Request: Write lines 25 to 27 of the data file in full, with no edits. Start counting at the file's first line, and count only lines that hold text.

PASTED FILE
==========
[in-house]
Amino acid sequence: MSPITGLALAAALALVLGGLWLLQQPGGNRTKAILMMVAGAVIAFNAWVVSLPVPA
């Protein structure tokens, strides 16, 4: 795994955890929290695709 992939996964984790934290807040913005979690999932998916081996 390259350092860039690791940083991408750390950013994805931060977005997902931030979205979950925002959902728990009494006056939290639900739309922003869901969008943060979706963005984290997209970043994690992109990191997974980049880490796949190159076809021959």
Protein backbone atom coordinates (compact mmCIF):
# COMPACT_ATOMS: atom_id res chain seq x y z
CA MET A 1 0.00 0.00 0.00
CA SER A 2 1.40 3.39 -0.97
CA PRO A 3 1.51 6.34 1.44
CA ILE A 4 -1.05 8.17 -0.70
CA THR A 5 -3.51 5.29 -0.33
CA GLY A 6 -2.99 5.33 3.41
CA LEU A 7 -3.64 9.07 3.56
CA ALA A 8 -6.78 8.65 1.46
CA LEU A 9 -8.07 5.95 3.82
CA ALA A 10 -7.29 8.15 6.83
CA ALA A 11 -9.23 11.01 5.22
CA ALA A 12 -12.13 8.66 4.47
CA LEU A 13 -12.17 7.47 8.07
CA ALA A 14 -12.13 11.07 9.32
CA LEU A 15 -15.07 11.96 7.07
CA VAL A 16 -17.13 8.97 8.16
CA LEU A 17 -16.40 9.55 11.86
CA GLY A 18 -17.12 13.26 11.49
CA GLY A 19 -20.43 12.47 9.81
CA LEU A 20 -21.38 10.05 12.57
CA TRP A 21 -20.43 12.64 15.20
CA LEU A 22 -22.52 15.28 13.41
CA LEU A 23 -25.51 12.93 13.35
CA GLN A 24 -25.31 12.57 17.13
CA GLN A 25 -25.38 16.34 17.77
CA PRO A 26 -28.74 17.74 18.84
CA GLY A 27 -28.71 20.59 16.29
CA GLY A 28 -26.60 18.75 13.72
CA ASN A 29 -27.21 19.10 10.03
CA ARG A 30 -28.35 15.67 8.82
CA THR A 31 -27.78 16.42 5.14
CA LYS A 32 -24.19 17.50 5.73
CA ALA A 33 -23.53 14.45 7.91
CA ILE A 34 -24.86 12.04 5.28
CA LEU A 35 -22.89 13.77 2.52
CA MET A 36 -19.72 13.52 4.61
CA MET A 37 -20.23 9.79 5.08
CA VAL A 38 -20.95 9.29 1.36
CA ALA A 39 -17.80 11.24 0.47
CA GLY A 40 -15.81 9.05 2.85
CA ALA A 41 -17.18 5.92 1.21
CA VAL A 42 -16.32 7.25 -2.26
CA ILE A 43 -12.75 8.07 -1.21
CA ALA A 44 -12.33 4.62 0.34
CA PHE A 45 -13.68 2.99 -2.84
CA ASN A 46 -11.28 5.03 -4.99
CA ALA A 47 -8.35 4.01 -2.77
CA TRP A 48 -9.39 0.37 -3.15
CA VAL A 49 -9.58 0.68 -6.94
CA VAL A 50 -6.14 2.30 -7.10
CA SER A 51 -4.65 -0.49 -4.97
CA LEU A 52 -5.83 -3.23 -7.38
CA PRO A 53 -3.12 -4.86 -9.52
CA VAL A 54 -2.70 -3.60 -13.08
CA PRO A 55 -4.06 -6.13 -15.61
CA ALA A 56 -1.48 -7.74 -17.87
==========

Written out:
CA LEU A 20 -21.38 10.05 12.57
CA TRP A 21 -20.43 12.64 15.20
CA LEU A 22 -22.52 15.28 13.41